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Genetic and Rare Diseases Information Center (GARD)

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GM1 gangliosidosis

Other Names for this Disease
  • Beta galactosidase 1 deficiency
  • Beta-galactosidosis
  • GLB 1 deficiency
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How might GM1 gangliosidosis be treated?

There is currently no effective medical treatment for GM1 gangliosidosis.[1] Symptomatic treatment for some of the neurologic signs and symptoms is available, but does not significantly alter the progression of the condition.[2][3] For example, anticonvulsants may initially control seizures. Supportive treatments may include proper nutrition and hydration, and keeping the affected individual's airway open.[4]

Bone marrow transplantation was reportedly successful in an individual with infantile/juvenile GM1 gangliosidosis; however, no long-term benefit was reported. Presymptomatic cord-blood hematopoietic stem-cell transplantation has been advocated by some as a possible treatment due to its success in other lysosomal storage disorders.[1] Active research in the areas of enzyme replacement and gene therapy for the condition is ongoing but has not yet advanced to human trials.[2][3]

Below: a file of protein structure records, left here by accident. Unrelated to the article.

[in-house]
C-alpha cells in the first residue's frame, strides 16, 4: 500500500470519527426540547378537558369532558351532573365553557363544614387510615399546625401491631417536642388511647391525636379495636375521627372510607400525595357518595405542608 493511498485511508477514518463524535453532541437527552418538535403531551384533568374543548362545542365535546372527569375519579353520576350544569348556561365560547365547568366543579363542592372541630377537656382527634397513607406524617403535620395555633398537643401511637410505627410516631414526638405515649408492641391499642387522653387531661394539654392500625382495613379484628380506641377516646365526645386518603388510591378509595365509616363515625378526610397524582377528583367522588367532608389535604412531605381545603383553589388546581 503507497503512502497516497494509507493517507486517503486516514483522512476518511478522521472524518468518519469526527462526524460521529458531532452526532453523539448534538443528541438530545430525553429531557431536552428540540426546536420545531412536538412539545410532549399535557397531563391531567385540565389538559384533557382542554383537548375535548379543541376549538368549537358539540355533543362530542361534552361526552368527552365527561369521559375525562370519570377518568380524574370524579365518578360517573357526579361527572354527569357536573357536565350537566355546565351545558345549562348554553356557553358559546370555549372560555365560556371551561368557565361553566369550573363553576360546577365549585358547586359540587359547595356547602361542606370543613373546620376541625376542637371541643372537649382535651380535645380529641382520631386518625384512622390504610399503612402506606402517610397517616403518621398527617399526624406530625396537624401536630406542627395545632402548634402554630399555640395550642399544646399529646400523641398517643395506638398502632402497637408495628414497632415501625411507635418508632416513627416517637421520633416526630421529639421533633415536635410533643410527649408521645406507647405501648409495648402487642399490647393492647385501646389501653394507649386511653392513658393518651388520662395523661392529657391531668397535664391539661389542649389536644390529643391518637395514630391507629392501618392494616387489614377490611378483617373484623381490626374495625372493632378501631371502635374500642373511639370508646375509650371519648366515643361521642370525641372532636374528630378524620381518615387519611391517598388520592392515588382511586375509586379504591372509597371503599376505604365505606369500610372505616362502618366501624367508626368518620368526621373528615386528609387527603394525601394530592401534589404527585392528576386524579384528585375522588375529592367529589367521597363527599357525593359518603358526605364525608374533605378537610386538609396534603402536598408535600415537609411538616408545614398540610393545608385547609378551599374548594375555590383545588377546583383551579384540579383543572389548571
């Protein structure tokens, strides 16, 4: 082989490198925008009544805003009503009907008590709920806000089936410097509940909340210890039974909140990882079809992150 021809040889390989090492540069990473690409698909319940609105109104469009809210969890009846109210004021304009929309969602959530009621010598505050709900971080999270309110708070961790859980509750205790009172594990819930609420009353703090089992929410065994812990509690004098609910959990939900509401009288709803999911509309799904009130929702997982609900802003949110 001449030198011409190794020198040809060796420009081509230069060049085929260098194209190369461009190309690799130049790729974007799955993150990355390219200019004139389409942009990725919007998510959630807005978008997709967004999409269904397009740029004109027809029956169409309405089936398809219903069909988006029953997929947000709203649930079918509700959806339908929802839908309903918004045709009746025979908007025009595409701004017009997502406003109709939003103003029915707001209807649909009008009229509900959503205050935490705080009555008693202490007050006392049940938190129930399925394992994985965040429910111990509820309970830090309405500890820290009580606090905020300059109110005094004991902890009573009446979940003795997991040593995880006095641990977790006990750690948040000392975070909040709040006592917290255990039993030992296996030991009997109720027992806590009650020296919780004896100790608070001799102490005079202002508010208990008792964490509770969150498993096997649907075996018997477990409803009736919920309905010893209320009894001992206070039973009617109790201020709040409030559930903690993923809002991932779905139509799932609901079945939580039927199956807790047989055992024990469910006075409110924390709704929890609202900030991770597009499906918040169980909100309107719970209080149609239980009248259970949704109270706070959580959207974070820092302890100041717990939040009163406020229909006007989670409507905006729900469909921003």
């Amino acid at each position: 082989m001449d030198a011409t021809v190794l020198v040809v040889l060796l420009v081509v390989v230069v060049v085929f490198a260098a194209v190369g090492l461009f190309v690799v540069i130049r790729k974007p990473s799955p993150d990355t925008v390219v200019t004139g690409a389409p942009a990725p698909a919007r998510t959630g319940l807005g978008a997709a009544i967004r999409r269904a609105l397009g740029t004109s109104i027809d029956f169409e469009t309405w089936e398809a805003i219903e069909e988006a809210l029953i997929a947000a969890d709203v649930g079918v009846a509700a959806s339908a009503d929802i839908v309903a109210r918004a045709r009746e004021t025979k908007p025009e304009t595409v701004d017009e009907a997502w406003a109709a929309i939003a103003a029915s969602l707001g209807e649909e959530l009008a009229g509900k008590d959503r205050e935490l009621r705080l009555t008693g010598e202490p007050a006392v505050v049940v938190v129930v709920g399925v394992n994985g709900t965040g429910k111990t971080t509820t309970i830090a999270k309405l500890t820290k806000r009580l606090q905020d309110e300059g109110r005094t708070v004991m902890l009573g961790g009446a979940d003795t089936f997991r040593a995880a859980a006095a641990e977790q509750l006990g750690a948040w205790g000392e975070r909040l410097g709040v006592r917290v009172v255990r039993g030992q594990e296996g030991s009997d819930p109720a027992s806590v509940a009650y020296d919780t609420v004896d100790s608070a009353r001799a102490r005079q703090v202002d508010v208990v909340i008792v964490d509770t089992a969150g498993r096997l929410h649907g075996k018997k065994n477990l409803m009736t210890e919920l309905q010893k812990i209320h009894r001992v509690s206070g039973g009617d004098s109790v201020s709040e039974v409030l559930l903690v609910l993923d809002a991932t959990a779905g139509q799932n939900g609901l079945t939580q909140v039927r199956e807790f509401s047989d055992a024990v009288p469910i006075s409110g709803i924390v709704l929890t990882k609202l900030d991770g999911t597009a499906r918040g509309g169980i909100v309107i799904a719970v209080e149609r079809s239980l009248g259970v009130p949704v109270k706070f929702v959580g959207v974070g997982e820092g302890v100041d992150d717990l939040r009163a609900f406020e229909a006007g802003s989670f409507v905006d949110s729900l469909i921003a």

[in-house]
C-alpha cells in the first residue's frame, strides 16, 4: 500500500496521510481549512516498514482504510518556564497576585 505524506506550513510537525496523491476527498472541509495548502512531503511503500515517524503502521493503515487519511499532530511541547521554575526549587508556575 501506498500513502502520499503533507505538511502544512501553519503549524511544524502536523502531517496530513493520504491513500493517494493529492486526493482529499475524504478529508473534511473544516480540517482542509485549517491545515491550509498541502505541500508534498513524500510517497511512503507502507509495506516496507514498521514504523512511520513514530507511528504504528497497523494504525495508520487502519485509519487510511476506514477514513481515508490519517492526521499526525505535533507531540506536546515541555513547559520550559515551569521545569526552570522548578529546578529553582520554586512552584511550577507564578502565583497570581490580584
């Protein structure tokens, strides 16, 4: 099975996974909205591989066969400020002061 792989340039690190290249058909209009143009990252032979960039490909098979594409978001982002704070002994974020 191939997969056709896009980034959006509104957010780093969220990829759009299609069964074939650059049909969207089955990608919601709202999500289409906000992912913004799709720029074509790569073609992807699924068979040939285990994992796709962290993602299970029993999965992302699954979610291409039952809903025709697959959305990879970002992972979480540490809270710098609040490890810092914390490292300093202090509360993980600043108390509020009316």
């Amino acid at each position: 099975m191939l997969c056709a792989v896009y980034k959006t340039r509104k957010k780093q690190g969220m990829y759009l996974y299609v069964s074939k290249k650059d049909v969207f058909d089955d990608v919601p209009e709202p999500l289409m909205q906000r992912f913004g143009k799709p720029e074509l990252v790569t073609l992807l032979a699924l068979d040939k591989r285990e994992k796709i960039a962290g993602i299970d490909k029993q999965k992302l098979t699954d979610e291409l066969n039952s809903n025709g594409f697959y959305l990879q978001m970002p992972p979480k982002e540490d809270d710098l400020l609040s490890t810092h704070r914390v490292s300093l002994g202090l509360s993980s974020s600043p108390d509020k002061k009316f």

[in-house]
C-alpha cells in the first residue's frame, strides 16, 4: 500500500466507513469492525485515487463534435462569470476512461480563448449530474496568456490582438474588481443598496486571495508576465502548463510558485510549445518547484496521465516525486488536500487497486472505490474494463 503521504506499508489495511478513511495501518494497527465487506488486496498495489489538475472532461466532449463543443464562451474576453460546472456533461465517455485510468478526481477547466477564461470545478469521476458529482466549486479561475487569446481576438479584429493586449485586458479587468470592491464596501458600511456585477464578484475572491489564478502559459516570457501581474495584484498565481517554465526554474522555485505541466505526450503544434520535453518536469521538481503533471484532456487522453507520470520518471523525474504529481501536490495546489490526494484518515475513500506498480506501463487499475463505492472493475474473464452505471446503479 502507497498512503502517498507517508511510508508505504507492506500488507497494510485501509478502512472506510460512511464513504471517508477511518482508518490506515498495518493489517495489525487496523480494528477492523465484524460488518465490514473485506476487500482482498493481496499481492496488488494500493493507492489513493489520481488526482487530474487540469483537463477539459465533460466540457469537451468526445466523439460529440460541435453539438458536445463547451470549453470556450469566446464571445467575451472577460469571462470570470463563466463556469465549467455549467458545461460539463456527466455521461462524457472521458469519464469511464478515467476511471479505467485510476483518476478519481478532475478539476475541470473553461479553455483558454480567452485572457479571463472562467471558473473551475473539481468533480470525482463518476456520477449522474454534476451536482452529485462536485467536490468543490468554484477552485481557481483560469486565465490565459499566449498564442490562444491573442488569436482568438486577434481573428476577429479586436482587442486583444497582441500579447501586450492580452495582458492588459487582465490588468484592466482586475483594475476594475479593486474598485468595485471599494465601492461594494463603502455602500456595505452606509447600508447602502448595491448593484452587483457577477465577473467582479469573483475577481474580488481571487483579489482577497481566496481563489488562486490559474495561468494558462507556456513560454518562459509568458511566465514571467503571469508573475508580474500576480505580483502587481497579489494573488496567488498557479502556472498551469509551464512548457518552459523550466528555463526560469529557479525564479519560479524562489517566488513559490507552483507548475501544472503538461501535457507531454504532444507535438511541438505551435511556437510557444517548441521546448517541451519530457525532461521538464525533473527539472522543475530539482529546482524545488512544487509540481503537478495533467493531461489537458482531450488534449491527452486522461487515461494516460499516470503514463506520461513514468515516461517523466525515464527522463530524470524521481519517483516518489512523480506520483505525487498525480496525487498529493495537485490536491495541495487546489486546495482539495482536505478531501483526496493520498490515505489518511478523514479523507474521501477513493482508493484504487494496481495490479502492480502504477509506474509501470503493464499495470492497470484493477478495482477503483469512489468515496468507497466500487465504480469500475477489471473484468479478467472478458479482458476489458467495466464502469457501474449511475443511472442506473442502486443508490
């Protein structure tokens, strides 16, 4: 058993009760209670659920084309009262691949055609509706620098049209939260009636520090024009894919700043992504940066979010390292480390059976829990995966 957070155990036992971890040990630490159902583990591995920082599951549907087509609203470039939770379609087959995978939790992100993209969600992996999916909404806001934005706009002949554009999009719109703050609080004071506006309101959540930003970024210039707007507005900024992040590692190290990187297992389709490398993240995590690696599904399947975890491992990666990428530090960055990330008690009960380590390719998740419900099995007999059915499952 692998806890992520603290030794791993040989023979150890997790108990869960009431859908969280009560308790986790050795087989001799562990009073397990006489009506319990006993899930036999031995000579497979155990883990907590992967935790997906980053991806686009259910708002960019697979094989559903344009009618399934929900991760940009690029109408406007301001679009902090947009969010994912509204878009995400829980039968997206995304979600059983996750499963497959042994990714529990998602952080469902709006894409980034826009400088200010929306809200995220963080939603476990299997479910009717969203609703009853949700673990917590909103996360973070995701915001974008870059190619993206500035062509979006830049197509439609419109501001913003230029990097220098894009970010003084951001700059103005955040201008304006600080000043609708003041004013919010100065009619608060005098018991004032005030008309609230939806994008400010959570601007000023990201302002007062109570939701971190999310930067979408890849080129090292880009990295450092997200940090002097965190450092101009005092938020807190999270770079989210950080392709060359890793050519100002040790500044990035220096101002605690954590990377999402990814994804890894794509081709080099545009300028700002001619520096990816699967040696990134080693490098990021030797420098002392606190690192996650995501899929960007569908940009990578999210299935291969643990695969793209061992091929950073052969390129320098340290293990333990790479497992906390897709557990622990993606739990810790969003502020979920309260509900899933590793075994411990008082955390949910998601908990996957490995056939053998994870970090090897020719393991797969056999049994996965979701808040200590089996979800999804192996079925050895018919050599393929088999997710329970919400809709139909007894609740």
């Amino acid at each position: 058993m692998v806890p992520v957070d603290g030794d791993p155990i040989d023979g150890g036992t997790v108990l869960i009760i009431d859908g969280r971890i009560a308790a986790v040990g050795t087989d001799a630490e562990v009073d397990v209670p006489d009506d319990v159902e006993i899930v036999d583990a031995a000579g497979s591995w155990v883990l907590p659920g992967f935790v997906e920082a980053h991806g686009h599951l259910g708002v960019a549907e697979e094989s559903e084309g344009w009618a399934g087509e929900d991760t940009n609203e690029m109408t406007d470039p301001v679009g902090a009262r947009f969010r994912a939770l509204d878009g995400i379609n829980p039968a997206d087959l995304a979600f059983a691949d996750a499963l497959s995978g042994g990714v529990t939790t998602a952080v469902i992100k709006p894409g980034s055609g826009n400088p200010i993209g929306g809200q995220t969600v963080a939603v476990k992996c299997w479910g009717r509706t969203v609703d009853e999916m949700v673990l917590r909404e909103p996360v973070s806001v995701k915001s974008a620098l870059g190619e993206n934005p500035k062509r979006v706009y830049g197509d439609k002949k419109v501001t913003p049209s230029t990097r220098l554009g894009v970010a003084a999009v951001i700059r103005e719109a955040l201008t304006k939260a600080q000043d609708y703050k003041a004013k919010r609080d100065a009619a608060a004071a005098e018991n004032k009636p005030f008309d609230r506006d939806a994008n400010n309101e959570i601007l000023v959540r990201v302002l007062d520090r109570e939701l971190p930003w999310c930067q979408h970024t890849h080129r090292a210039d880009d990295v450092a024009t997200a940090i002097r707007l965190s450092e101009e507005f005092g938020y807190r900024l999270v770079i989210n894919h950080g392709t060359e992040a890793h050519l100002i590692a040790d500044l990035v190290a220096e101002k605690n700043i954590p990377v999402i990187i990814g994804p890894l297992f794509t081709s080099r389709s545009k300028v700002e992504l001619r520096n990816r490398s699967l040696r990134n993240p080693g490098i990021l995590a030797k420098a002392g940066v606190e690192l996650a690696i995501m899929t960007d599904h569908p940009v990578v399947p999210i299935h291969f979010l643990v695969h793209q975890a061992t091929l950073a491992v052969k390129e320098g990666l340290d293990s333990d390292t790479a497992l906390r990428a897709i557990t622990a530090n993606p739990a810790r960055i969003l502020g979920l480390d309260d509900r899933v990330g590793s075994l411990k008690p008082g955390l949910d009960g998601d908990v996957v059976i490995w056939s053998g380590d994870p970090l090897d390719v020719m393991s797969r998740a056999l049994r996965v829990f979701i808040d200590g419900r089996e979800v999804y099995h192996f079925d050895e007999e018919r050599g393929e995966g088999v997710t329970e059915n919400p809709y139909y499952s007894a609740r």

Neurologic and orthopedic sequelae may prevent adequate physical activity, but affected individuals may benefit from physical and occupational therapy.[1]

Last updated: 8/6/2012

  1. David H. Tegay. GM1 Gangliosidosis. Medscape Reference. March 29, 2012; Accessed 8/6/2012.
  2. Tegay D. GM1 Gangliosidosis. eMedicine. March 29, 2012; Accessed 4/3/2012.
  3. GM1 Gangliosidosis - Infantile. Hide & Seek Foundation for Lysosomal Disease Research. Accessed 4/3/2012.
  4. NINDS Gangliosidoses Information Page. National Institute of Neurological Disorders and Stroke (NINDS). October 2011; Accessed 4/3/2012.

Clinical Trials & Research for this Disease

  • lists trials that are studying or have studied GM1 gangliosidosis. Click on the link to go to to read descriptions of these studies.